Author + information
- Pontus Andell1,
- Ole Frobert2,
- Evald Christiansen3,
- Ingibjorg Gudmundsdottir4,
- Lennart Sandhall5,
- David Erlinge6 and
- Matthias Götberg7
- 1Department of Cardiology, Lund University, Skåne University Hospital Lund, Lund, Sweden
- 2Universitetssjukhuset Orebro, Orebro, Sweden
- 3Aarhus University Hospital, Aarhus, Denmark
- 4University hospital Iceland, Reykjavik, Iceland
- 5Helsingborg Hospital, Helsingborg, Sweden
- 6Skane University Hospital, Lund, Sweden
- 7Department of Cardiology, Lund University, Skane University Hospital, Lund, Sweden
Instantaneous wave-free ratio (iFR) is an index used to measure the severity of coronary artery stenosis. iFR has been shown to be noninferior to fractional flow reserve (FFR) in two large prospective and randomized controlled trials. Reclassification of coronary revascularization strategy, i.e. how coronary physiology changes treatment decision is well-studied with FFR, but similar reports on iFR are lacking.
The iFR-SWEDEHEART study enrolled 2037 participants with stable angina or acute coronary syndrome with an indication for physiologically-guided assessment of coronary artery stenosis. Eligible patients were randomized to revascularization guided by either iFR or FFR. The treating interventionists had to enter both the preliminary treatment decision (i.e. optimal medical therapy (OMT), percutaneous coronary intervention (PCI) of one, two, or three vessels, or coronary artery bypass grafting (CABG)) based on the angiogram before iFR/FFR, and the final treatment decision determined by the iFR/FFR measurements.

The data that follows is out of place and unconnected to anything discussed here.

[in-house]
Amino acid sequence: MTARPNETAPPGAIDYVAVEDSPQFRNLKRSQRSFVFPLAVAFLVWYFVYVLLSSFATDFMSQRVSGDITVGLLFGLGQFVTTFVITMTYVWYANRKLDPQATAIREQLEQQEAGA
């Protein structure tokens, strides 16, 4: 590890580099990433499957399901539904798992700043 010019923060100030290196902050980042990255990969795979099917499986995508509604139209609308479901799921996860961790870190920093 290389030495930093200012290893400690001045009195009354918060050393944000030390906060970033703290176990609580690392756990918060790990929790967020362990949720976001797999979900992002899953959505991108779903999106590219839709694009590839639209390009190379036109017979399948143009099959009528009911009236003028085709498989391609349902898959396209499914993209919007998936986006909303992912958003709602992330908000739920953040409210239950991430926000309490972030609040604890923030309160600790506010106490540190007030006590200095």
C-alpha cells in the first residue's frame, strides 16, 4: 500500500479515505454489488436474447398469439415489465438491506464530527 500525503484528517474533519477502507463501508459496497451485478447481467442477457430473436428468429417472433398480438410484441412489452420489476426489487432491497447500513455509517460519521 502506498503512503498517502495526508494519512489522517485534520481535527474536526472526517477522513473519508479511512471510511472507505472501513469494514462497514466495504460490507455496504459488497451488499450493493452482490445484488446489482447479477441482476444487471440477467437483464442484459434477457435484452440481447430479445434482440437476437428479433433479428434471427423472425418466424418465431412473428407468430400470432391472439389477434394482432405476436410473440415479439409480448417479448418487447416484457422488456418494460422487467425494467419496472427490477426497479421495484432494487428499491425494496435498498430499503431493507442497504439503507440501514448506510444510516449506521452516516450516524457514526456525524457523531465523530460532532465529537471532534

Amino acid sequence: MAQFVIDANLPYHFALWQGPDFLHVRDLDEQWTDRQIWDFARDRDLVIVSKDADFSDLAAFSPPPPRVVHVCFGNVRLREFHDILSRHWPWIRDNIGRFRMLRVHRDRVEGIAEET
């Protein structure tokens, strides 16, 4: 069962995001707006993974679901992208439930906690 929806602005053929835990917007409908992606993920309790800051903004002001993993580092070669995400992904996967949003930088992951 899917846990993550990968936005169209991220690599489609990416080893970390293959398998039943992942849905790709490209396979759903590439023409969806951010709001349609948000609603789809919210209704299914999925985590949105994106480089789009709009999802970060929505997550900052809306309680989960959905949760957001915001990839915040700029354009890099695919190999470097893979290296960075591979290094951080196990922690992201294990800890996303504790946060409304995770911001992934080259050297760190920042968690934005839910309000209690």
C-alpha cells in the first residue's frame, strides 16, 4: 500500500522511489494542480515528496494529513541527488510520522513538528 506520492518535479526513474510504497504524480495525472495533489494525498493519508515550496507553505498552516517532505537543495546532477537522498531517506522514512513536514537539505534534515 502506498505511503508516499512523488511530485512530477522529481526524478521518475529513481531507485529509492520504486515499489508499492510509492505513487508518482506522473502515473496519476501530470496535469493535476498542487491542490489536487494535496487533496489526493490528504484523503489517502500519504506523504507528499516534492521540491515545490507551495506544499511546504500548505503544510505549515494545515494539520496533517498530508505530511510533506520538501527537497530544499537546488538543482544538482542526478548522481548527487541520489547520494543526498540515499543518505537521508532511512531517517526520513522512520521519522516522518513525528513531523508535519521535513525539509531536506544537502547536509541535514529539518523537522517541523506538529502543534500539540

A total of 1012 (iFR) and 1007 (FFR) patients underwent physiologically-guided revascularization. In the iFR and FFR groups, angiogram-based a priori strategies were OMT in 37.8% and 34.7%, PCI in 54.1% and 57.7% and CABG in 8.1% and 7.6%, respectively (p=0.25). All patients were mandatorily treated according to the iFR/FFR measurements. The iFR and FFR guided final treatment strategies were OMT in 46.9% and 43.3%, PCI in 43.9% and 45.4% and CABG in 9.2% and 11.3%, respectively. A total of 405 patients (40.1%) were reclassified with iFR and 409 patients (40.7%) were reclassified with FFR (p=0.78). The majority of reclassifications were deferrals of PCI into OMT in both the IFR (31.4%) and FFR (29.0%) groups, respectively (p=0.36).
Reclassification of coronary revascularization strategy using iFR or FFR was common and occurred in approximately 40% of patients. There were no significant differences in reclassification patterns between iFR or FFR and the most frequent reclassification was deferral of PCI in favor of OMT regardless of measurement modality.
IMAGING: FFR and Physiologic Lesion Assessment